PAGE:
In 2022, solar photovoltaic panel shipments in the United States increased 10% from 2021, setting another annual record (31.7 million peak kilowatts, kWp), based on the latest data published by the US Energy Information Administration. US solar panel shipments have been growing as solar capacity continues to rise.

The shipments closely track domestic solar capacity additions; the difference between the two is usually because of the lag between the time panels are shipped and when they are installed. The figures for solar panel shipments include imports, exports, and domestically produced and shipped panels. In 2022, about 88% of US solar panel shipments were imports, primarily from Asia.

Over the past decade, US solar capacity has boomed, which includes both utility-scale solar farms (with 1 MW of capacity or more) and small-scale solar. The majority of small-scale solar is residential rooftop solar installations.

In the USA, 10.9 GW of new utility-scale solar capacity was added in 2022, the second-largest addition in a single year after the record-setting 13.5 GW added in 2021, according to EIA’s Annual Electric Generator Report. The United States added 6.4 GW of new small-scale solar capacity in 2022, an annual record and 17% more than was added in 2021 (5.5 GW).


Some of the new solar projects that developers originally planned to bring online in 2022 were cancelled or delayed until 2023 because of solar panel supply chain issues. These issues included solar panels stopped at the US border. Customs and Border Protection detained a number of solar panel imports in 2022 as they began enforcing the Uyghur Forced Labour Prevention Act (UFLPA). The UFLPA prohibits importing goods made with forced labour in China’s Xinjiang province. Nearly half of global polysilicon production, an essential material for making solar panels, comes from Xinjiang. Customs released detained panels after importers proved their compliance with UFLPA, but the delay lengthened the timelines for some new solar projects.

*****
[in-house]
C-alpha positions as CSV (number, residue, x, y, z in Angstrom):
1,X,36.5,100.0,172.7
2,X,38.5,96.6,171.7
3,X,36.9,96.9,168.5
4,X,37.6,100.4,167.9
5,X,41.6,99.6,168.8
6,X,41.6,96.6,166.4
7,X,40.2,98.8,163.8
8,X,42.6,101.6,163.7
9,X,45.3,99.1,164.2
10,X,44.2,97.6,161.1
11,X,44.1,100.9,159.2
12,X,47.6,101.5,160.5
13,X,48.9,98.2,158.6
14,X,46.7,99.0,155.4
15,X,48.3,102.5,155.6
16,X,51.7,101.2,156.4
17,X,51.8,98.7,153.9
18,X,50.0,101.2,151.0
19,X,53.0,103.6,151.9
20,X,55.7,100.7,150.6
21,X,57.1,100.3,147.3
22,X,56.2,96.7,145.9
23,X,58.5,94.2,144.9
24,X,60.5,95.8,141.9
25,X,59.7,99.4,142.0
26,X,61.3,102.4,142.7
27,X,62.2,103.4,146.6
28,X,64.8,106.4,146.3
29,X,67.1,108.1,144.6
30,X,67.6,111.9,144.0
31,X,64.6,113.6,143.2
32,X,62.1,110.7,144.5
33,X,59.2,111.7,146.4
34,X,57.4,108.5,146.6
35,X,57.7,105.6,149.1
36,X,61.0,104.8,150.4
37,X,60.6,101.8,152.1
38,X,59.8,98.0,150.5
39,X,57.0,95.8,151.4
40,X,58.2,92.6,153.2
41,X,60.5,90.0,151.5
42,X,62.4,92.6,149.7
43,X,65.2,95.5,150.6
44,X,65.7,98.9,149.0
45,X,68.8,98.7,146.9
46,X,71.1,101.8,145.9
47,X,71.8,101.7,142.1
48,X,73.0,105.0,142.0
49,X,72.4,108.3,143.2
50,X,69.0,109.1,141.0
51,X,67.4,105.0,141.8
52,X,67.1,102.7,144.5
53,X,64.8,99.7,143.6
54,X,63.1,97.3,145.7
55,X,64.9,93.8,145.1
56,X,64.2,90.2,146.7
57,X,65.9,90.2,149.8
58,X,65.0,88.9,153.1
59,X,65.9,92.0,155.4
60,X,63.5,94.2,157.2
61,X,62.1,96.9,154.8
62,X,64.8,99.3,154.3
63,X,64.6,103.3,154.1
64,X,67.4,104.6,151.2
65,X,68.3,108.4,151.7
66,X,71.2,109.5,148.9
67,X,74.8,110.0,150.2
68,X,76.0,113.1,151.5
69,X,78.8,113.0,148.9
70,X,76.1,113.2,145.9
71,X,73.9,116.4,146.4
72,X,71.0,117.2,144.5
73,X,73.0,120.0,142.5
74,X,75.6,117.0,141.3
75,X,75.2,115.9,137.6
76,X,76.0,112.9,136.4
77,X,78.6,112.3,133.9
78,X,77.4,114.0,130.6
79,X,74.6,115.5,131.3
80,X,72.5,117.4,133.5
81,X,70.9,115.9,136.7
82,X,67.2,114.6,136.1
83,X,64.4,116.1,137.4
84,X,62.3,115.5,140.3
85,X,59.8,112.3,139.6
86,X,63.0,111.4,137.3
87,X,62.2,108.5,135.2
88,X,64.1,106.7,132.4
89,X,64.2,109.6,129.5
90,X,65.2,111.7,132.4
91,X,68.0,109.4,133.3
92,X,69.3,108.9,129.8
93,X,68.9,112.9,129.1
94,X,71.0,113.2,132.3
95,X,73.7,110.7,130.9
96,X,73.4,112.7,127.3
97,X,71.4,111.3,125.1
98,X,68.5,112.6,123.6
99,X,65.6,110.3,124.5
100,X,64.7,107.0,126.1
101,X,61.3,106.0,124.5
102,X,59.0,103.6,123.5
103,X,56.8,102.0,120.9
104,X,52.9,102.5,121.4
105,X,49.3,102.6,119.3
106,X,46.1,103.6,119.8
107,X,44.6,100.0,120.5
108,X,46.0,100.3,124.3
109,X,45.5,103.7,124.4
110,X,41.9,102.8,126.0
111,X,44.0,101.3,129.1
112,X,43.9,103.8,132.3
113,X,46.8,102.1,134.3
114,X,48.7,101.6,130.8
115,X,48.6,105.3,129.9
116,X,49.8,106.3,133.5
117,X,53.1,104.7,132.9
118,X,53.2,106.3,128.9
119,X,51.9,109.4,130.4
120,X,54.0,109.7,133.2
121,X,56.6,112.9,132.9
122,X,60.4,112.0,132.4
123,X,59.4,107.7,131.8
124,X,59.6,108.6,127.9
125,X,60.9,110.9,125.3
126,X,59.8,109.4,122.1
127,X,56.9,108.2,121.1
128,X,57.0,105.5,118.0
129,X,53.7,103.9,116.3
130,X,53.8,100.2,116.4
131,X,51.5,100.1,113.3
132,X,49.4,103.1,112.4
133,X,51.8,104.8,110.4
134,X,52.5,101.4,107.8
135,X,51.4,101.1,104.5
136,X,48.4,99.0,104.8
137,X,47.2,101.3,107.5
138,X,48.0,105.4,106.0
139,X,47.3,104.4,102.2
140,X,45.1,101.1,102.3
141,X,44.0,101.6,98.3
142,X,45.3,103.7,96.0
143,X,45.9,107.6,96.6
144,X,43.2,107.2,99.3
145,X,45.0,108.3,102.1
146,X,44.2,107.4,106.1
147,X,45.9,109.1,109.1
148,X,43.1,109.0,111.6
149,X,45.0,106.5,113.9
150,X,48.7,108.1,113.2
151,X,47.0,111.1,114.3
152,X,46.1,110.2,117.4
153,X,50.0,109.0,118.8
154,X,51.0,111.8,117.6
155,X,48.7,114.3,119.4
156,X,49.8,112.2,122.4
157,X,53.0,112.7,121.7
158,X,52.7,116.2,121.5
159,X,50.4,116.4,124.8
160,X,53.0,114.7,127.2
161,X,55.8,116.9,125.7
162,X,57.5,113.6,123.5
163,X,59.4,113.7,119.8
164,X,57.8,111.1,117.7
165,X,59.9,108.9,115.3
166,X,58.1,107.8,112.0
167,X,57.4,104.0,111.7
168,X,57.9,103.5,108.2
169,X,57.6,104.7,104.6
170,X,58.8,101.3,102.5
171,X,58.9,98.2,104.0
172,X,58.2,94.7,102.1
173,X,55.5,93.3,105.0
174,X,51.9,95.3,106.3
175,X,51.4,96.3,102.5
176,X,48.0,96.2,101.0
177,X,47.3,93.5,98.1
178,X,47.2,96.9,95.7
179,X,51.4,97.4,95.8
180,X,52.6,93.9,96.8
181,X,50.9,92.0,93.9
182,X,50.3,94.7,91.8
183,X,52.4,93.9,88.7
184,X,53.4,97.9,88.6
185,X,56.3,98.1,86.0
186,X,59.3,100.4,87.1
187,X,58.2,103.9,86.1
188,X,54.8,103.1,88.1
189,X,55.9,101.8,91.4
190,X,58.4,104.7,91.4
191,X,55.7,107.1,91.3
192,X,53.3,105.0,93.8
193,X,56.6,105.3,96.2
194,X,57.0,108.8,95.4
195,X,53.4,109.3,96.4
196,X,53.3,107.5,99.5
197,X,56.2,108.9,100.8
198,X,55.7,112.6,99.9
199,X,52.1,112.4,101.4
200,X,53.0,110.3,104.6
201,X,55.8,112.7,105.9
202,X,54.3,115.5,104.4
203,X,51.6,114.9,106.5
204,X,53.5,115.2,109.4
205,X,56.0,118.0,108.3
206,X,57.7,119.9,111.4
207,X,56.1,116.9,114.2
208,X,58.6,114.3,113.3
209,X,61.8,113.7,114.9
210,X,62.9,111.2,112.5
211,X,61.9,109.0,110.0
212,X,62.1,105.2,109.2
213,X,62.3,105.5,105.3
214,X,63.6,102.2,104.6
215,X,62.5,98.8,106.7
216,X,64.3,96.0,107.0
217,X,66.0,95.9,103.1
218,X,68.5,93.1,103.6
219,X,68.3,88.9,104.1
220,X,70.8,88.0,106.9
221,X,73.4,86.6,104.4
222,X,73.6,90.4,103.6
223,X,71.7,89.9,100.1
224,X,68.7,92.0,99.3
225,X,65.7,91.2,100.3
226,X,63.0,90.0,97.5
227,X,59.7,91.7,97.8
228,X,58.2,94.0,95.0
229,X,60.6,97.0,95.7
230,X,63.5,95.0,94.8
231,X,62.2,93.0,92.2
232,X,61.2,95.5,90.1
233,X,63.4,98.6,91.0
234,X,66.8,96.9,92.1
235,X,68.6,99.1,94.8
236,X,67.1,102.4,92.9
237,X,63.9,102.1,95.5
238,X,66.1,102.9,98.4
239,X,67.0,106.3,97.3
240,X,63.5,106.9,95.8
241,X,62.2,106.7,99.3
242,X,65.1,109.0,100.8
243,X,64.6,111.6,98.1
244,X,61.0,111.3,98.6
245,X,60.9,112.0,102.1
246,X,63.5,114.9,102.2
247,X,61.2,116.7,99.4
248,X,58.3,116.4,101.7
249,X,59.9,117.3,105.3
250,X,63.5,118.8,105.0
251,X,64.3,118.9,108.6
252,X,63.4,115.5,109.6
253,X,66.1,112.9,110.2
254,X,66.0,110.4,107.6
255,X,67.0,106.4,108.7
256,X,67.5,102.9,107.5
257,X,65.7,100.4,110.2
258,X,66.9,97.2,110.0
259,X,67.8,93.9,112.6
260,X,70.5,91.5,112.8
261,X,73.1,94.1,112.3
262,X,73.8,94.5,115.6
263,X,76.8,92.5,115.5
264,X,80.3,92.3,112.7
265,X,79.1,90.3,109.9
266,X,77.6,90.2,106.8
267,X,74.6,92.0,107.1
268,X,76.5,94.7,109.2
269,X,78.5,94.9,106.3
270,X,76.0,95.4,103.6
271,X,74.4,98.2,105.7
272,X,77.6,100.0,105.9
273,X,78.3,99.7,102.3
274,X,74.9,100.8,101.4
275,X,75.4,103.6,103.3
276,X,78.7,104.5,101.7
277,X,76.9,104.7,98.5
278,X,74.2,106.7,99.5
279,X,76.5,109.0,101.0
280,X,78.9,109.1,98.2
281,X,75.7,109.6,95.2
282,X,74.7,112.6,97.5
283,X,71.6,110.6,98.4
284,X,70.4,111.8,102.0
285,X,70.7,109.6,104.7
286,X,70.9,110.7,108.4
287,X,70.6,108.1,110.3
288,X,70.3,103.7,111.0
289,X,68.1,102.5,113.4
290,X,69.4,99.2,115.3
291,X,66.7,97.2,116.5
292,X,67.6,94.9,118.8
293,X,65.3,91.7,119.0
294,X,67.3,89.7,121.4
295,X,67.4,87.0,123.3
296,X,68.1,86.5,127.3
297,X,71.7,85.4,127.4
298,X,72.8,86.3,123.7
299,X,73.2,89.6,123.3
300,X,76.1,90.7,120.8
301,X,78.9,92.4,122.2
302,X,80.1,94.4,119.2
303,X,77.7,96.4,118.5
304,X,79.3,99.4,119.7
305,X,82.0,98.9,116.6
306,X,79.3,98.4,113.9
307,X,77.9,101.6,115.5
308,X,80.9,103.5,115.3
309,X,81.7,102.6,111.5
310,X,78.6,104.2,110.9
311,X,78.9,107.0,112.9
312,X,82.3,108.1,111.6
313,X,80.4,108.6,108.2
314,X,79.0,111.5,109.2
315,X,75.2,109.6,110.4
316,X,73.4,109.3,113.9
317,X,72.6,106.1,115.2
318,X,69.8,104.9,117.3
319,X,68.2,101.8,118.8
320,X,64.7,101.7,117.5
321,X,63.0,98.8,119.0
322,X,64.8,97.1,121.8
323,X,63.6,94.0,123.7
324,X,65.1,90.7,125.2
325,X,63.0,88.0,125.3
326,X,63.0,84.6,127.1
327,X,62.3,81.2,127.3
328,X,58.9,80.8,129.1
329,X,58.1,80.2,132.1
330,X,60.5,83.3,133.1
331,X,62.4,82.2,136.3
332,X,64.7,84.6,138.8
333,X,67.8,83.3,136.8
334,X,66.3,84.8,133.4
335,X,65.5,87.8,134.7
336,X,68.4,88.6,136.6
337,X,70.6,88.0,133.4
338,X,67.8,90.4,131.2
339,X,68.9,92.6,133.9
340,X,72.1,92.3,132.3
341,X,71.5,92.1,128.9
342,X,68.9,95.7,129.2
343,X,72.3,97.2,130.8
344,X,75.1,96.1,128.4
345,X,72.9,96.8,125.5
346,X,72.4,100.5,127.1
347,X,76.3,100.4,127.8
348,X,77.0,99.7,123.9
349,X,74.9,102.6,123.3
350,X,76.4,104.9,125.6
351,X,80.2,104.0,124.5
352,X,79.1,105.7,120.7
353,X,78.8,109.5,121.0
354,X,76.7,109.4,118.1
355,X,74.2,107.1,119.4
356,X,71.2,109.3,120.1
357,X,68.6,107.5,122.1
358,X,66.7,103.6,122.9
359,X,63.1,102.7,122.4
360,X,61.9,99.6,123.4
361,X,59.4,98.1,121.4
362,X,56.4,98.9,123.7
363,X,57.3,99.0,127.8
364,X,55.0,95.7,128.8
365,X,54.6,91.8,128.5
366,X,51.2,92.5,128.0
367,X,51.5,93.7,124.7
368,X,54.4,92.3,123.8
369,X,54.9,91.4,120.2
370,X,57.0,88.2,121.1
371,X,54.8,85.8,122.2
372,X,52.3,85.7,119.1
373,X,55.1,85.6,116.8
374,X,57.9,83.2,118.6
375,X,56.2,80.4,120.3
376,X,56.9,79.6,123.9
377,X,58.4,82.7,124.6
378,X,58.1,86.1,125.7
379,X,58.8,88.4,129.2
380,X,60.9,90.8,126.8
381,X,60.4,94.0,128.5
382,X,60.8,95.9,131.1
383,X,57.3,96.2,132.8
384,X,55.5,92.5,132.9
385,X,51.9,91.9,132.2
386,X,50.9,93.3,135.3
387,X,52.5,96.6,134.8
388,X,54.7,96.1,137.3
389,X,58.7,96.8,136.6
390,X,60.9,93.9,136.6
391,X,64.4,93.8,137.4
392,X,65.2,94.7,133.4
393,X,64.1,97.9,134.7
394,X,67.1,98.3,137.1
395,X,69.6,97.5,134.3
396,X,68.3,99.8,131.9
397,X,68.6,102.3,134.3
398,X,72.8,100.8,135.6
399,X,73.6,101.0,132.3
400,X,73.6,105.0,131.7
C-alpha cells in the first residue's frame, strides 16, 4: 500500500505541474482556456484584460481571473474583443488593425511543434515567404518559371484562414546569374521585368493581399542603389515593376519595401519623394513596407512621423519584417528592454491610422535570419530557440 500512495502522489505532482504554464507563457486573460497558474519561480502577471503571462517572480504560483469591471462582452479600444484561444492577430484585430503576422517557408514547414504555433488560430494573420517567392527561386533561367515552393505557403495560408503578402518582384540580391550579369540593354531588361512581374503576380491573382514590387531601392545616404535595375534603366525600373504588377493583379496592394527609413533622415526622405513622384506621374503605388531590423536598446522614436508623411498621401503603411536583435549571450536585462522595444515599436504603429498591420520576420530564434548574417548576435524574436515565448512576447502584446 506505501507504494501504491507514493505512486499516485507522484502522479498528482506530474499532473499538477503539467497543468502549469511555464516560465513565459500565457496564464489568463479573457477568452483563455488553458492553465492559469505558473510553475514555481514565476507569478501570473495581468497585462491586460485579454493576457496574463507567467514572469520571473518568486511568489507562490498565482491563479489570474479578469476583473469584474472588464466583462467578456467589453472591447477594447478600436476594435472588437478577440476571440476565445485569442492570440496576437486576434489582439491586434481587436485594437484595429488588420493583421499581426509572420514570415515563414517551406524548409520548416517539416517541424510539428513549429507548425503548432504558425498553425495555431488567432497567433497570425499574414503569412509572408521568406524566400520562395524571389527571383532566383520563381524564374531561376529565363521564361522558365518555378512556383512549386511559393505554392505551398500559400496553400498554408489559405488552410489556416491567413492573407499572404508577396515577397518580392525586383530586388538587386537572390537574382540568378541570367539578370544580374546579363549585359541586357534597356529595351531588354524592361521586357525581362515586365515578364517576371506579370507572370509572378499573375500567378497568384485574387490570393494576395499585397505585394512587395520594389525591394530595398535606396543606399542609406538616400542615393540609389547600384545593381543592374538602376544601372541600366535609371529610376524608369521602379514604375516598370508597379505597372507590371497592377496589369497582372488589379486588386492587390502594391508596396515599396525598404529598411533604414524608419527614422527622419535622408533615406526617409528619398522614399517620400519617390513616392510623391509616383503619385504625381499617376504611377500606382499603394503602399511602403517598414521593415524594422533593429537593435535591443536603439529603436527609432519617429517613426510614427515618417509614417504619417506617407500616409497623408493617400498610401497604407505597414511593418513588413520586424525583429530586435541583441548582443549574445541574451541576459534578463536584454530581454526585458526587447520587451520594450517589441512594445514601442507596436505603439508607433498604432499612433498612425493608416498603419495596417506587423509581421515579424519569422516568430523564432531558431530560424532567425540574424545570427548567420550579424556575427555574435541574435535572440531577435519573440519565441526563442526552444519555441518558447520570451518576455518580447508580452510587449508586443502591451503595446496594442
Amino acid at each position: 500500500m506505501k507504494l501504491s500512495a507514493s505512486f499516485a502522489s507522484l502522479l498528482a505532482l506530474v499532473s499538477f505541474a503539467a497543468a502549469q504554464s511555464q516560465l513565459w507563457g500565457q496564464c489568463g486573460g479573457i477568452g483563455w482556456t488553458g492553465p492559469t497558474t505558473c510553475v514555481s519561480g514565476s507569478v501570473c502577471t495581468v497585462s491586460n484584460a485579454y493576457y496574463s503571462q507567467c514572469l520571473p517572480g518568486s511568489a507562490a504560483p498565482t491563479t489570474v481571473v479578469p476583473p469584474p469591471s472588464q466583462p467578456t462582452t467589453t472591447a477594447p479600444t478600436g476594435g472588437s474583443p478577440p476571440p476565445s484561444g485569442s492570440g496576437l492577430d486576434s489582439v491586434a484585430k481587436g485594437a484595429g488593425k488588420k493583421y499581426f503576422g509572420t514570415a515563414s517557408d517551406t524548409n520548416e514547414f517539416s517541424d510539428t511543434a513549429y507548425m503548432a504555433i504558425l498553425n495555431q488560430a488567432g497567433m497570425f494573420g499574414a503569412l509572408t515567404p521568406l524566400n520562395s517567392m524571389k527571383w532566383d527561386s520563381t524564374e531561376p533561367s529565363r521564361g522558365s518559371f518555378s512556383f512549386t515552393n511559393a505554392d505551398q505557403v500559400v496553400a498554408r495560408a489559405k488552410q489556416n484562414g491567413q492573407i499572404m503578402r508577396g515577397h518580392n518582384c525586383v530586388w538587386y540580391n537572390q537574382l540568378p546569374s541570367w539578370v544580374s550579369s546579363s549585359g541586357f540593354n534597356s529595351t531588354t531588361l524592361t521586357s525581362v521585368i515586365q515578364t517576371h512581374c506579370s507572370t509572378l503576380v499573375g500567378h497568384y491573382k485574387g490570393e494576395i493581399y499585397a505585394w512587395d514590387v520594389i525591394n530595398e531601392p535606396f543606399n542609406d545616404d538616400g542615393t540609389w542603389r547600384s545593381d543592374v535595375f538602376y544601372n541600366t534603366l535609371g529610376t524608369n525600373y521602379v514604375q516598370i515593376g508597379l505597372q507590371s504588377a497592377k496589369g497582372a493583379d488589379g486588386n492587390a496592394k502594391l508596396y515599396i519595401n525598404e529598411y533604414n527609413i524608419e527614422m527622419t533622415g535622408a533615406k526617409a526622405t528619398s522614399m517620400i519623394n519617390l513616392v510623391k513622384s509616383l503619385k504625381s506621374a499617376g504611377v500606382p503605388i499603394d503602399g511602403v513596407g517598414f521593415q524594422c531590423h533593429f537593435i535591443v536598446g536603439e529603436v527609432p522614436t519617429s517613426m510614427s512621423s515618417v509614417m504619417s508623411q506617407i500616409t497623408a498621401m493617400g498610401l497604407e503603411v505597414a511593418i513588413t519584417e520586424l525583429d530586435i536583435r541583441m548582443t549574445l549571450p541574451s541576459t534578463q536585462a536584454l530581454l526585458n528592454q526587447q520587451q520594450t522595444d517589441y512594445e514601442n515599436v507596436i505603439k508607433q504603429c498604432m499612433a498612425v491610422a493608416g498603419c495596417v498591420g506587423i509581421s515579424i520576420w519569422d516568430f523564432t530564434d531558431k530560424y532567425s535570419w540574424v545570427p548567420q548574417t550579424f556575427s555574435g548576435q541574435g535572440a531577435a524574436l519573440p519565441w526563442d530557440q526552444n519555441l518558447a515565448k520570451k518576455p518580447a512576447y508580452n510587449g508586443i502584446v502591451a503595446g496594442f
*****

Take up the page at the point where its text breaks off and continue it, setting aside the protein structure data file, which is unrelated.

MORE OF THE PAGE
Solar panel costs have dropped significantly since 2010, helping fuel solar capacity growth both in the United States and globally. The average value of US solar panel shipments (a proxy for price) has decreased from $1.96 per peak watt (Wp) in 2010 to $0.39/Wp in 2022. The average value of solar panels shipments increased 15% from 2021, amid rising inflation, higher material and shipping costs, and continued supply chain constraints.

EIA uses ‘peak kilowatts’ as the unit of measurement in its solar voltaic module shipment reports. Peak watts are a manufacturer’s unit indicating the DC output a photovoltaic module will produce at standard test conditions (normally 1000 W per square m and 25 deg Celsius).